Last week, WHO issued a roadmap for accelerating work to overcome these diseases. The targets for implementation are ambitious yet feasible, based on the best science available, but also on impressive results under some of the most challenging conditions in the world.

With the boost to this momentum being made today, I am confident almost all of these ancient diseases can be eliminated or controlled by the end of this decade.

The strategies set out in the WHO roadmap are tested and proven to be effective. Let me assure you: WHO knows how to deliver on these commitments in ways that bring results.

The roadmap follows two overarching approaches being covered today.

That is, using what exists while maximizing the impact through smart programme management. And innovation to improve or repurpose existing tools and develop better ones.

We know that programmes for disease elimination or eradication that stress innovation have the best chance of success. This is what we all want: success in relieving the misery of more than a billion people.

The payback will be enormous.

Thank you (WHO, 2012).  

TItle: Europe’s Largest, General Science Meeting In Dublin This July
Date: February 4, 2012
Source: Digital Hub

Abstract: The Euroscience Open Forum (ESOF) - Europe’s largest, general science meeting - will be hosted by Dublin this summer from the 11th to the 15th of July.
Held in a leading European city every two years the ESOF was last held in Turin in 2010 and Copenhagen will host then event in 2014.Dublin was awarded the honour of hosting ESOF in 2012, following an open competition.
The event is unique in the diversity of delegates who attend: it attracts top researchers from the natural sciences and the social sciences; business leaders; senior EU and government officials; and international scientific media. They come to discuss the best of European science and to address all of the current major global scientific challenges, including Energy, Climate Change, Food and Health.
The programme for this year’s ESOF includes programmes on Science, Science 2 Business, Careers, a Social programme and a Science in the City Festival which will celebrate “where creativity and great science meet”. 

The Science 2 Business programme includes interactive workshops (which will debate the key issues facing nascent and existing entrepreneurs from a scientific background), advisory booths, business speed-dating opportunities, and a vibrant market place buzzing with the anticipation of potential collaborations.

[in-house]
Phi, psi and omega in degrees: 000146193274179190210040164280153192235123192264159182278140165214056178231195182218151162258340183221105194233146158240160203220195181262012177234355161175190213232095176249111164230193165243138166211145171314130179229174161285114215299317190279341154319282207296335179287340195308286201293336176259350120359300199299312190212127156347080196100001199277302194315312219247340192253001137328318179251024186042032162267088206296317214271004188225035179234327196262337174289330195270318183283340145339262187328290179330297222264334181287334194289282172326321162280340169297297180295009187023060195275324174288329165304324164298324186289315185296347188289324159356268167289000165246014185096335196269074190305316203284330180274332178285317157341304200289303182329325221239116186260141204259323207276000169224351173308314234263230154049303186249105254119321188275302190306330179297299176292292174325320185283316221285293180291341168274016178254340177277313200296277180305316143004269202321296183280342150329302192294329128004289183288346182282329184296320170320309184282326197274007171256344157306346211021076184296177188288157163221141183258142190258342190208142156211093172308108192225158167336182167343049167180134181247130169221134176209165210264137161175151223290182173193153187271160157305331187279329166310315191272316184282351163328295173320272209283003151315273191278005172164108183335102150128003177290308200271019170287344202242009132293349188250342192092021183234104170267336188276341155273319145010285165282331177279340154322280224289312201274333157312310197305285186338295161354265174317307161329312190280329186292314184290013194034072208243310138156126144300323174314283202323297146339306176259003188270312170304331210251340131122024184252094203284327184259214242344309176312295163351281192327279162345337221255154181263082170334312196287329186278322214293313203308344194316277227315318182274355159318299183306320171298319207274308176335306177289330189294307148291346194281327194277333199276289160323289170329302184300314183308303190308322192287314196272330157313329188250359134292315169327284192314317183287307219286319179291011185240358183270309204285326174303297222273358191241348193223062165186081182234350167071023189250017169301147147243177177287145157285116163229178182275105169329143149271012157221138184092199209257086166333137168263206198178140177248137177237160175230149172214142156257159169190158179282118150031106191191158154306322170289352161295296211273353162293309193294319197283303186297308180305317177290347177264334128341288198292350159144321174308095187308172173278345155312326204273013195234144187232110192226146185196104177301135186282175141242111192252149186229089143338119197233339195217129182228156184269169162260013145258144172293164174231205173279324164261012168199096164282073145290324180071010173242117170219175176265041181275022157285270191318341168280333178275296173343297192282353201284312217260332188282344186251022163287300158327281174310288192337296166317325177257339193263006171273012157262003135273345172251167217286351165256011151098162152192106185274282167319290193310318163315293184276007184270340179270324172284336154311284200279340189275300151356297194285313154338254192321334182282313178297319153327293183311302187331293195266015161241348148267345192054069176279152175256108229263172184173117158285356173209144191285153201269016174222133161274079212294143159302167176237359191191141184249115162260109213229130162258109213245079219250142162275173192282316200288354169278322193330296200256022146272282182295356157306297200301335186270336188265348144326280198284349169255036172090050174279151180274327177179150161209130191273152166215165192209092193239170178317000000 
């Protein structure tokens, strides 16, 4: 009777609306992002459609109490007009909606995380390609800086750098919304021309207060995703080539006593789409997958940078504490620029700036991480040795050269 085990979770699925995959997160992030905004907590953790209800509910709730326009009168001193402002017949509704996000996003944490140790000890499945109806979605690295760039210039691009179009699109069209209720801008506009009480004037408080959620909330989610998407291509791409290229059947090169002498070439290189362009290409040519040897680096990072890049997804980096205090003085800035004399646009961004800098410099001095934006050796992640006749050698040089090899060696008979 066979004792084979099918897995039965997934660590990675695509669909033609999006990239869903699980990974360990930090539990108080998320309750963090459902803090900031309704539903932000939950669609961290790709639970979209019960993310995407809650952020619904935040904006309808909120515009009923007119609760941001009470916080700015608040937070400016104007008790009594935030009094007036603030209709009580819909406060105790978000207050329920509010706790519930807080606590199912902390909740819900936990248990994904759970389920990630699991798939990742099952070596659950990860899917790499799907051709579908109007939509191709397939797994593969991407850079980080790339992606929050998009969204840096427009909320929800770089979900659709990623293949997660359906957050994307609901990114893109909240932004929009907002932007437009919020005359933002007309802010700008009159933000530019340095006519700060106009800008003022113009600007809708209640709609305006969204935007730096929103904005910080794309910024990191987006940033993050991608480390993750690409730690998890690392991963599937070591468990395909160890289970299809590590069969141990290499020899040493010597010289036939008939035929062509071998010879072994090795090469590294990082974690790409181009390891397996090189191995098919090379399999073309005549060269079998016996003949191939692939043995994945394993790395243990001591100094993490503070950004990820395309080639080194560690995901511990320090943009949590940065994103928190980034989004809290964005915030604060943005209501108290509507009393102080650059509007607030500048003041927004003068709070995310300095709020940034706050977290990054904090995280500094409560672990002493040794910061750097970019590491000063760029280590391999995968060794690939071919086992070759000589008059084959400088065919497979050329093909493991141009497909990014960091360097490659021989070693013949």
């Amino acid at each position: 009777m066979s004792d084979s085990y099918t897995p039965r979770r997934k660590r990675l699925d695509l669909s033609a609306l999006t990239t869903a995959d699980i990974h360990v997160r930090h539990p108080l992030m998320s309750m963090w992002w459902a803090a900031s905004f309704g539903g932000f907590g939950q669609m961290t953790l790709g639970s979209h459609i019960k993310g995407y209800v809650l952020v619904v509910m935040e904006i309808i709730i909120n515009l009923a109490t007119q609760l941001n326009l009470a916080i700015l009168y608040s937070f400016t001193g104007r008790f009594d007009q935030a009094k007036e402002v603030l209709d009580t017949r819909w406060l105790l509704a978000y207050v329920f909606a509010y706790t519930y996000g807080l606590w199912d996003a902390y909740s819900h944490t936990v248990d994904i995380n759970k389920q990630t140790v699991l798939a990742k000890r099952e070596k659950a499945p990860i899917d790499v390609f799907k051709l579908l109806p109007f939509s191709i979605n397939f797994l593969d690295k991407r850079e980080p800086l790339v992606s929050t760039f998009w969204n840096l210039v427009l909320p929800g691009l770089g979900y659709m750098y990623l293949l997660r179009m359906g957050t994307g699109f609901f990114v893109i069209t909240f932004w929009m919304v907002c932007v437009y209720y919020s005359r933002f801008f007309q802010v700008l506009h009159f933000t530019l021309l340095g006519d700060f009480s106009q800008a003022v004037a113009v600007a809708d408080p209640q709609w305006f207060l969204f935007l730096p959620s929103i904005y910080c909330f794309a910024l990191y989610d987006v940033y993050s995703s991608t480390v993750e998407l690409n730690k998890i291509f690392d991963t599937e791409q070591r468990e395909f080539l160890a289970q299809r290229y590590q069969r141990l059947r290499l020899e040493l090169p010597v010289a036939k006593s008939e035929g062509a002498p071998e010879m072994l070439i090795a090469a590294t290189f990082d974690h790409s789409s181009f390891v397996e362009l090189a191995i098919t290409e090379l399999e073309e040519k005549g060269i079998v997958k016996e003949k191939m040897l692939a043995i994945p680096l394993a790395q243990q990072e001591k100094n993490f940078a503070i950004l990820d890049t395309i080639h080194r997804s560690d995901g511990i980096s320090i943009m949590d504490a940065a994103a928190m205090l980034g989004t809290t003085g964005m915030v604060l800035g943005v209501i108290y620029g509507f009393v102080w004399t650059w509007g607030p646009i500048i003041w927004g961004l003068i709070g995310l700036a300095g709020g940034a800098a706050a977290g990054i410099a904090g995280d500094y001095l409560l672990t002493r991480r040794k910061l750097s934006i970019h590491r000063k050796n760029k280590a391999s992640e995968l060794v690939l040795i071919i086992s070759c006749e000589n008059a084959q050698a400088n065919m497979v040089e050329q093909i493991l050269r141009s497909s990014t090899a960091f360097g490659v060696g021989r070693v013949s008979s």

The diverse range of speakers at the ESOF 2012 includes Rolf-Dieter Heuer, Director General of CERN, Jocelyn Bell Burnell, President of the Institute of Physics, Mary Robinson Former President of Ireland and Former UN High-Commissioner, Marcus du Sautoy, Professor for the Public Understanding of Science at Oxford University and five Nobel Laureates amongst others (Digital Hub, 2012)

Title: Decision Time For Researchers Of Deadly Bird Flu
 February 14, 2012

Abstract: When 22 bird flu experts meet at the World Health Organization (WHO) this week, they will be tasked with deciding just how far scientists should go in creating lethal mutant viruses in the name of research.

The hurriedly-assembled meeting is designed to try and settle an unprecedented row over a call to ban publication of two scientific studies which detail how to mutate H5N1 bird flu viruses into a form that could cause a deadly human pandemic.

But experts say whatever the outcome, no amount of censorship, global regulation or shutting down of research projects could stop rogue scientists getting the tools to create and release a pandemic H5N1 virus if they were intent on evil.

"It doesn't matter how much you restrict scientists from doing good, bad people can still do bad things," said Wendy Barclay, an expert in flu virology at Imperial College London.

The WHO called the meeting, for February 17 and 18 in Geneva, to work out how to break a deadlock between scientists who have studied the mutations needed to make H5N1 transmit between mammals and U.S. biosecurity chiefs who want their work censored or "redacted" before it goes into scientific journals.

Since the two research teams, one in the Netherlands and one in the United States, have found that just a small number of mutations would allow H5N1 to spread like ordinary flu between mammals - and remain just as deadly as it is now - the meeting is likely to be tense and highly secretive. WHO officials repeatedly stress it will be a "closed door" event.

The United Nations health body has said it is "deeply concerned about the potential negative consequences" of work by the two leading flu research teams who in December said they had found ways to make H5N1 into a easily transmissible form capable of causing lethal human pandemics.

Flu researchers from around the world - more than 30 teams in all - declared a 60-day moratorium starting on January 20 on "any research involving highly pathogenic avian influenza H5N1 viruses" that produce easily contagious forms of the virus.

The WHO has invited 22 people to this week's meeting, including the researchers who carried out the work, editors of the two journals, Science and Nature, who were asked to hold publication, and representatives from the U.S. National Science Advisory Board for Biosecurity (NSABB) which asked for the papers to be censored.